“The paradigm in multiple myeloma is that it is an incurable disease that you treat aggressively early on and then you are on maintenance therapy forever,” Costa explained. After their initial treatment, that is, patients stay on therapy for the rest of their lives to prevent the cancer from returning, but it unfortunately almost invariably does. With MASTER, “we intentionally increase the therapy up front and specify it to the patient’s own body characteristics; then if the disease becomes undetectable, which could be the early signature of a cure, we stop treatment and monitor.
“That is what patients want, after all — a treatment that gives them the possibility of eliminating any trace of the myeloma without having to be on therapy for the rest of their lives,” Costa said when the trial was announced in 2018. “It is a bold move, but bold moves are what our patients deserve.”
In the clip above, Costa shares exciting preliminary results from the MASTER trial for the Video Journal of Hematological Oncology.
Minimal residual disease
How can doctors know if that bold move worked for a particular patient? The key element, Costa said, is detecting the presence of cancer cells with a very high degree of precision. Using next-generation genetic sequencing technology, physicians in the MASTER trial can detect cancer cells at a level of one in 100,000 — up to a thousand times more sensitive than the traditional methods of evaluating treatment response. Patients in the trial who have eliminated minimal residual disease discontinue therapy but are monitored for relapse at the molecular level so that the disease can be attacked as quickly as possible if it returns.
This is one of the first trials in multiple myeloma to use minimal residual disease as a key outcome and the first to modify a patient’s therapy based on achieving minimal residual disease eradication.
Costa’s presentation of the MASTER trial results was one of three oral presentations he made at ASH, including another report on interim results from a Phase I trial. He also led a meeting of a multiple myeloma clinical trials consortium that he created. Since Costa arrived at UAB in 2014, accrual in multiple myeloma trials has risen sharply, to 85 patients enrolled in trials in 2019 from 0 in 2013. “We really built a team approach, where we put the patient at the center and really understand the population we serve,” Costa said. “Then we really beat the bushes to try to get the right opportunities and clinical trials for those patients.”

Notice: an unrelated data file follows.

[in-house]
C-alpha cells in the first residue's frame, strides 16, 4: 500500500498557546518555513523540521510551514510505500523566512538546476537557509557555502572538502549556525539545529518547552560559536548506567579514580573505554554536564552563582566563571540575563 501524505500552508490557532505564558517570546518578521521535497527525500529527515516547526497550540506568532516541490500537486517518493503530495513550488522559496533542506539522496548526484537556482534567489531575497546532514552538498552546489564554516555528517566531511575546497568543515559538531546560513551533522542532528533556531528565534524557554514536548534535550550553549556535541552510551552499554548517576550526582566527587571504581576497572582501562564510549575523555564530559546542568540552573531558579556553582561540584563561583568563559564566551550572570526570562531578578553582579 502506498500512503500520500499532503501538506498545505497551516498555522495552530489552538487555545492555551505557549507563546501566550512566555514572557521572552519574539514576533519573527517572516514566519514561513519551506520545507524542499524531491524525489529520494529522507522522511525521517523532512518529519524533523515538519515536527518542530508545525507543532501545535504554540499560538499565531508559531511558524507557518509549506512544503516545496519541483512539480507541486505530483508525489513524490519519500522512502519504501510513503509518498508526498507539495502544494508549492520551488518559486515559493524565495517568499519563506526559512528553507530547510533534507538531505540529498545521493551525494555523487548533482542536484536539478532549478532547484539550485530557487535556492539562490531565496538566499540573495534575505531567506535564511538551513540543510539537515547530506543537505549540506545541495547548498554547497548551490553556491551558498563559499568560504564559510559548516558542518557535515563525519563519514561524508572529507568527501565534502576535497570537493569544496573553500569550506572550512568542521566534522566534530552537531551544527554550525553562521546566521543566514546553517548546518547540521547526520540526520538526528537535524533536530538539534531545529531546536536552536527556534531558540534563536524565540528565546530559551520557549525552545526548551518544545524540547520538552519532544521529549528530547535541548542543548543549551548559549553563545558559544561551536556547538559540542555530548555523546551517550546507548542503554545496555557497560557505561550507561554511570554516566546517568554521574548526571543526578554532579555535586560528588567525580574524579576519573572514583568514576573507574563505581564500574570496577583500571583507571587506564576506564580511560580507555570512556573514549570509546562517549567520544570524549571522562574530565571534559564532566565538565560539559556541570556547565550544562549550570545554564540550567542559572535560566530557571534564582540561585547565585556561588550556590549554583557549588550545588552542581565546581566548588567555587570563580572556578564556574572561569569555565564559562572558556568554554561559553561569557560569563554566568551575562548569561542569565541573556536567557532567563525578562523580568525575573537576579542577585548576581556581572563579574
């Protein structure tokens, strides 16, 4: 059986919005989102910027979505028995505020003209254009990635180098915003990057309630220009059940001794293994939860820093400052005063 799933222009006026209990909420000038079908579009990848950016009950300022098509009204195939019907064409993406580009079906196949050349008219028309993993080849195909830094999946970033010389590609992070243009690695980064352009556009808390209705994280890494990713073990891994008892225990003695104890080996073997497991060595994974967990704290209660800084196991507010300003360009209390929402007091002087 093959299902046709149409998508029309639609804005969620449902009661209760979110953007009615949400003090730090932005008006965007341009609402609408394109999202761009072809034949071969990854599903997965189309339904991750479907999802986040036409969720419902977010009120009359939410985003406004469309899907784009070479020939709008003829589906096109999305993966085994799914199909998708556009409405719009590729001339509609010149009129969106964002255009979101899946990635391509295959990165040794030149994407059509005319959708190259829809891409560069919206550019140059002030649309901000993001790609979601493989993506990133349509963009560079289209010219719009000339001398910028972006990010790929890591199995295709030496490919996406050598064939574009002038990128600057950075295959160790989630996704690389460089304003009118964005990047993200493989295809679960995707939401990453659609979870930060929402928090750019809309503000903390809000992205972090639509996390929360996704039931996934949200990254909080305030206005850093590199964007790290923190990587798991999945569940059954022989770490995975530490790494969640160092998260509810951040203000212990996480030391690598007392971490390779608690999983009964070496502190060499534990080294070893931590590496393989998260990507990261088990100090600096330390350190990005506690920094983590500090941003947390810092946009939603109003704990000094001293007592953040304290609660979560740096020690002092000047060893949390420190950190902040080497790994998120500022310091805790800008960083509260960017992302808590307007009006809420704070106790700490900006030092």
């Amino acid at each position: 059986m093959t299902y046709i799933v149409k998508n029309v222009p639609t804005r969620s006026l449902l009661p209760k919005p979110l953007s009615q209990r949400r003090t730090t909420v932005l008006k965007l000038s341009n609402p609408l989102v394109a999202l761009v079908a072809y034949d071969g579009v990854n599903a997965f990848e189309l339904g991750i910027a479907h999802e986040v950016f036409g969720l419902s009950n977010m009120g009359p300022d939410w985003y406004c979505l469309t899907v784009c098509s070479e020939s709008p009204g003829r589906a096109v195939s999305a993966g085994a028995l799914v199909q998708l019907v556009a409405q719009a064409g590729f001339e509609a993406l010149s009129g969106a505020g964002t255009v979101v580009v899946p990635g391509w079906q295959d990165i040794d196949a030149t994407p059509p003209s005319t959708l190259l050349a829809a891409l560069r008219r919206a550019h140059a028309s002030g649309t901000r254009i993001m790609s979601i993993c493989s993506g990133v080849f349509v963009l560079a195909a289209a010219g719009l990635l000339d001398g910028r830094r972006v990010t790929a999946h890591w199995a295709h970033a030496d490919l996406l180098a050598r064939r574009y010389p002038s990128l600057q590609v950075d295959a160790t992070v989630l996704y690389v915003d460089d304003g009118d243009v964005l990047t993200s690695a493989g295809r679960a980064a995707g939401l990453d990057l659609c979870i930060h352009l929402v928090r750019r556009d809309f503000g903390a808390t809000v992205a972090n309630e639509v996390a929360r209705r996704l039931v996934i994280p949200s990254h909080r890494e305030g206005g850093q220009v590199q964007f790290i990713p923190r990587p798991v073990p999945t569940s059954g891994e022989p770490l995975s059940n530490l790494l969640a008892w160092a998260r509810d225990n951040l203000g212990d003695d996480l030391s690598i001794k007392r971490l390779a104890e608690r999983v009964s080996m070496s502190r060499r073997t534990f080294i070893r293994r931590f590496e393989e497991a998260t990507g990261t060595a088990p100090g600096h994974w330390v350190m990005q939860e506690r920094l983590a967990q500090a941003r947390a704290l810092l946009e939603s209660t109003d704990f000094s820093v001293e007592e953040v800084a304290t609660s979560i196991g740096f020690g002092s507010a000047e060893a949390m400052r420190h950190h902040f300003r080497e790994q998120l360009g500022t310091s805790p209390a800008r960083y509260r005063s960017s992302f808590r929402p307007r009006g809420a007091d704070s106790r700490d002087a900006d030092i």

Expanding clinical trials
In 2019, Costa was named to direct the O’Neal Comprehensive Cancer Center’s Clinical Trials Office, which provides infrastructure to facilitate the more than 200 clinical trials ongoing across the Cancer Center. His goal, Costa said, is to extend the same approach that has worked in multiple myeloma across many different cancer types. That includes working groups that allow experienced investigators to mentor physicians early in their careers and help them navigate the barriers to successful trials. It also includes a focus on “creating our own concepts” for trials, fostering innovative ideas from faculty.
“Our patients come to us with so much hope,” Costa said. “There are many interfaces to cancer research, but clinical trials are the most tangible to the people we serve. That’s really where cancer patients get first-hand interaction with the research being done here at UAB. There is plenty of data, as well as my own personal experience, that the most important factor for a successful clinical trial accrual is the motivation of the investigator.” Costa, who states on his Twitter account, @End_myeloma, “I unapologetically believe MM can be CURED,” wears his motivation proudly. “When a patient sees your enthusiasm for a new drug or approach and its possibilities, that has more impact than anything.”